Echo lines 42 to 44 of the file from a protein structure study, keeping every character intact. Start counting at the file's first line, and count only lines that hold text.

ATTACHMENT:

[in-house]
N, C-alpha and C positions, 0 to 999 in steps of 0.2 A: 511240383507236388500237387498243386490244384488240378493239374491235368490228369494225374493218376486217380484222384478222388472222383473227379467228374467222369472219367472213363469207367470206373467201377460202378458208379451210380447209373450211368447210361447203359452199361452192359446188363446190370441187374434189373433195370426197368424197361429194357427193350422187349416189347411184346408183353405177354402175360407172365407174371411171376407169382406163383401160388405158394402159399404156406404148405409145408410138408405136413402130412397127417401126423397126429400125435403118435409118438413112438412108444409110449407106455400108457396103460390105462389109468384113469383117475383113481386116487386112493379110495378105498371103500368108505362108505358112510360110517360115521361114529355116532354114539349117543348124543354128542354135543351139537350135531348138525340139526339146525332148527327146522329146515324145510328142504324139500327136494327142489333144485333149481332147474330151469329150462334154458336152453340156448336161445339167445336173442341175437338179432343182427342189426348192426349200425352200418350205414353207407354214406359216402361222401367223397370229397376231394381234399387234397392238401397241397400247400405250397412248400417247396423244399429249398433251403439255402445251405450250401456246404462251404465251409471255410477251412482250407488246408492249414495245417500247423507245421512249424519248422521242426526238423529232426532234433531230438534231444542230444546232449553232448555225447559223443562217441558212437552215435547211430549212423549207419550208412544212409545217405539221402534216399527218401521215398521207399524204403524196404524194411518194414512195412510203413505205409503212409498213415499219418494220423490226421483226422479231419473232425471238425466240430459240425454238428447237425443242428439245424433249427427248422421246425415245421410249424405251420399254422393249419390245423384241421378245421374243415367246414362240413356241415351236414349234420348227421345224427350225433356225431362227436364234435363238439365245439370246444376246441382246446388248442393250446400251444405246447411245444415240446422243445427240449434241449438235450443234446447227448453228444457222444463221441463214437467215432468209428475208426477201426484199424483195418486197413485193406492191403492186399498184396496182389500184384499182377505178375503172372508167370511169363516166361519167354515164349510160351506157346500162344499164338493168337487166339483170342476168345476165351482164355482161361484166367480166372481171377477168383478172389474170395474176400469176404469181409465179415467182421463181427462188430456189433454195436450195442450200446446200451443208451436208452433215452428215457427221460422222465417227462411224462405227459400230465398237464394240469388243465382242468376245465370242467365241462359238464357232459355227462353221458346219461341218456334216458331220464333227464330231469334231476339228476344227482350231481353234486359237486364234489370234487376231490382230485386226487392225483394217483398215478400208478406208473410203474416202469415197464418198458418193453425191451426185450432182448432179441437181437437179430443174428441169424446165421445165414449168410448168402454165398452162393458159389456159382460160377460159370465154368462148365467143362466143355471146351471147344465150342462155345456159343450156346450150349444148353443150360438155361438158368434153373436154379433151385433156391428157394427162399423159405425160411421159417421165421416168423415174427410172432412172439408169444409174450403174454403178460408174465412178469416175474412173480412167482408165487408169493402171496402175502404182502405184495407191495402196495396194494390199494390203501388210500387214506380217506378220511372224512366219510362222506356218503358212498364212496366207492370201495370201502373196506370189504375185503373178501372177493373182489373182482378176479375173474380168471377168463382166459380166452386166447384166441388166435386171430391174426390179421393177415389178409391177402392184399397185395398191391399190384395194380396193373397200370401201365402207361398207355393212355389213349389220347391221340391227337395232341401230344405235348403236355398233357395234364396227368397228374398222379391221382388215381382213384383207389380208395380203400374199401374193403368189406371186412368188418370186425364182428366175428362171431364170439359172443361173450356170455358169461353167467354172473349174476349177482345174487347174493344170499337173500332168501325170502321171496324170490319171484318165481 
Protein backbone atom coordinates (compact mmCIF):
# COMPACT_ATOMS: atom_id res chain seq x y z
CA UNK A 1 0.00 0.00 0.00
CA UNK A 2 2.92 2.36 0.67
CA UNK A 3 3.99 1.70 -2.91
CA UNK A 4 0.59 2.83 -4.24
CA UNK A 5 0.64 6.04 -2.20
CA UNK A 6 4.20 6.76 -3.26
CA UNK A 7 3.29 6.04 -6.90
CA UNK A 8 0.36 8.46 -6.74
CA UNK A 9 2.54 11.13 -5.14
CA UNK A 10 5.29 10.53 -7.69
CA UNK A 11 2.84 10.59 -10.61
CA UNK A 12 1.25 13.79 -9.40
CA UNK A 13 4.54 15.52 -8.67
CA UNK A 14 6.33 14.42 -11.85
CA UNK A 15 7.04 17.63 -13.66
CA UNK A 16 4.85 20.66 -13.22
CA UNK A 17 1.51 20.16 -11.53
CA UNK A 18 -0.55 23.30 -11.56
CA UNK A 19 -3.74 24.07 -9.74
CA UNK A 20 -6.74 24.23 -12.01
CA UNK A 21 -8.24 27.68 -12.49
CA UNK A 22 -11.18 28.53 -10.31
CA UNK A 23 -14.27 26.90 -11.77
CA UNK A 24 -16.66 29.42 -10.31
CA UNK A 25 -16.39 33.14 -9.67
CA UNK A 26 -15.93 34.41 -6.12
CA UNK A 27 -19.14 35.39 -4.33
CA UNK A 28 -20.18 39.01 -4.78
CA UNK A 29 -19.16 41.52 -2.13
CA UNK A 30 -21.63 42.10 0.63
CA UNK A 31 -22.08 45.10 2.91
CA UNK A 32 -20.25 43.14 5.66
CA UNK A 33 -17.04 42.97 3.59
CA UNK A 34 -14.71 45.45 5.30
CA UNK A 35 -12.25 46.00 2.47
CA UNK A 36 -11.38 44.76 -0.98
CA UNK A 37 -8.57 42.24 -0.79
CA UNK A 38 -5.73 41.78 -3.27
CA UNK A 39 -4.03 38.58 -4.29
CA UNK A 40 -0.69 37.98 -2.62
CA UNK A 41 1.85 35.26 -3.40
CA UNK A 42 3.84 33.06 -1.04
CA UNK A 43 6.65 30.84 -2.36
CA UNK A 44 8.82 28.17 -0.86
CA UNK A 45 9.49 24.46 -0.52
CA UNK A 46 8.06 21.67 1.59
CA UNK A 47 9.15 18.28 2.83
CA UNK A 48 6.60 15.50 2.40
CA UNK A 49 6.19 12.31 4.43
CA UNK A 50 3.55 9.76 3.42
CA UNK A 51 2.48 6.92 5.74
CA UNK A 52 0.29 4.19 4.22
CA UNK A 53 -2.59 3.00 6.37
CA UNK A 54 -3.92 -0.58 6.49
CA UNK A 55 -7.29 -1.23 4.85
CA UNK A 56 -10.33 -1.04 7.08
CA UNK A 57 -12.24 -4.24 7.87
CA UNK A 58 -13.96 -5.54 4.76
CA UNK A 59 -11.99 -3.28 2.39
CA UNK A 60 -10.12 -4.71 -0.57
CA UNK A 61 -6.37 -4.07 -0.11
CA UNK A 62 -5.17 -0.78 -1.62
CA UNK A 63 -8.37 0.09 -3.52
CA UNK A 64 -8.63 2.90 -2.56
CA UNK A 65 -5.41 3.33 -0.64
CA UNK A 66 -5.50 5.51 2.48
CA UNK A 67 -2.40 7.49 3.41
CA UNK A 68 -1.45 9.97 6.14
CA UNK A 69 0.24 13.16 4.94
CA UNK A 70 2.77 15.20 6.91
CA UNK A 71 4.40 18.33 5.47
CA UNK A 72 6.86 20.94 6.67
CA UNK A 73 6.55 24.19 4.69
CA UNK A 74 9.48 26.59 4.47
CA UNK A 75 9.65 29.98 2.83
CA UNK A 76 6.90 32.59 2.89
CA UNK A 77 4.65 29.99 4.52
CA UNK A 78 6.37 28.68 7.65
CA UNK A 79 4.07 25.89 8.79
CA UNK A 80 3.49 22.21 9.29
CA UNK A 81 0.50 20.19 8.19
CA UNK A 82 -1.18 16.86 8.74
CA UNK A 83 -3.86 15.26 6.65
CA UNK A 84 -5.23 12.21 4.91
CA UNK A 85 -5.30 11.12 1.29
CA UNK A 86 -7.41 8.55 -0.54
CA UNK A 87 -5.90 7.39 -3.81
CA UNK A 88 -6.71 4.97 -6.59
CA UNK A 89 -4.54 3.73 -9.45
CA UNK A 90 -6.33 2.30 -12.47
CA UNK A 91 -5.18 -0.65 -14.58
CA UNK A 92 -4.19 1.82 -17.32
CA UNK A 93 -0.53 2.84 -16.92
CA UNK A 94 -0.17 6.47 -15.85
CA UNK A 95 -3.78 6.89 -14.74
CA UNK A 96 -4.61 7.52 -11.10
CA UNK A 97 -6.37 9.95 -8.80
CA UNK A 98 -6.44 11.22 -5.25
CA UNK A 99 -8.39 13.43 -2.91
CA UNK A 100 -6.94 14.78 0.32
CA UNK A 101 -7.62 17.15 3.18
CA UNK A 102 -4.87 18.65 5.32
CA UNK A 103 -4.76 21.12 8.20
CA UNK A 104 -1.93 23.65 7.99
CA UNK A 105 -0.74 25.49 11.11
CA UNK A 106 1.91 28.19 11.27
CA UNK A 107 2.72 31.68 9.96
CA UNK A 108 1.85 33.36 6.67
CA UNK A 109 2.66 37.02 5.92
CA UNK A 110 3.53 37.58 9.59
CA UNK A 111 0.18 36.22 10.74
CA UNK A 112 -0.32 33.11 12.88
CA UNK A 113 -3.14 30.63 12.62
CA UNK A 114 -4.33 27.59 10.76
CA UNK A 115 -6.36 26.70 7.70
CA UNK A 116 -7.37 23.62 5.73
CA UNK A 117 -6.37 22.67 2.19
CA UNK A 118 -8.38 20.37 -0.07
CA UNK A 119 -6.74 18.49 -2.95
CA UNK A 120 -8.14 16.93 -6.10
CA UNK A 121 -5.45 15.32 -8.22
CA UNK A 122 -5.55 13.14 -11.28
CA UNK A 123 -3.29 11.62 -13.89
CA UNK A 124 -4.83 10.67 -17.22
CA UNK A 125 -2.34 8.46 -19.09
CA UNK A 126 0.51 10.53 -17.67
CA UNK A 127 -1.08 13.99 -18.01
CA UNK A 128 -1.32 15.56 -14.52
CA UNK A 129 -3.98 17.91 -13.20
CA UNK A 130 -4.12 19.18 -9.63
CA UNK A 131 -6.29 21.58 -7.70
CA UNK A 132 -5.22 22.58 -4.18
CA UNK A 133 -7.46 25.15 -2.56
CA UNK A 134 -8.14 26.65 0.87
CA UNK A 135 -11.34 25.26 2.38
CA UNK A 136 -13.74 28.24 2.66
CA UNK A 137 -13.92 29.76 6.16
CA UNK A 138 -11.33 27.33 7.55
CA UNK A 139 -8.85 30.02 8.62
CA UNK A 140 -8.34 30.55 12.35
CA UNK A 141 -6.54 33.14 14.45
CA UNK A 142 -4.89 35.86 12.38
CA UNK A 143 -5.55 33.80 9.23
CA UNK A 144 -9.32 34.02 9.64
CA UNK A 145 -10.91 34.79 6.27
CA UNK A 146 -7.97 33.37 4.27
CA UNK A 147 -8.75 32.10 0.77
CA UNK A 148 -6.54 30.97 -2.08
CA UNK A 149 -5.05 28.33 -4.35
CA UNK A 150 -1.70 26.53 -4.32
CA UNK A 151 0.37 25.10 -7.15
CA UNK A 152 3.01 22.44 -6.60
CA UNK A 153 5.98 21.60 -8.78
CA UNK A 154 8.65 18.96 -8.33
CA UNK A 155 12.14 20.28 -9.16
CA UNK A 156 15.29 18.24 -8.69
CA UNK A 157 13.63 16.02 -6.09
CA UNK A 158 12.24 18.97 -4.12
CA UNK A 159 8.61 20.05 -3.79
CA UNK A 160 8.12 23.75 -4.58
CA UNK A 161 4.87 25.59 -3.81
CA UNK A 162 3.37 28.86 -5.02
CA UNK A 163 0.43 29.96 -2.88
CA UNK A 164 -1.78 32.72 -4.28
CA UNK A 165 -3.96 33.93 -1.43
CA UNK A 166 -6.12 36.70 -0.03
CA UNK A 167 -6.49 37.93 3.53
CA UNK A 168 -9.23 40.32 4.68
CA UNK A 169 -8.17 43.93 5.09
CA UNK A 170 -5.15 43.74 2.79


CA UNK A 38 -5.73 41.78 -3.27
CA UNK A 39 -4.03 38.58 -4.29
CA UNK A 40 -0.69 37.98 -2.62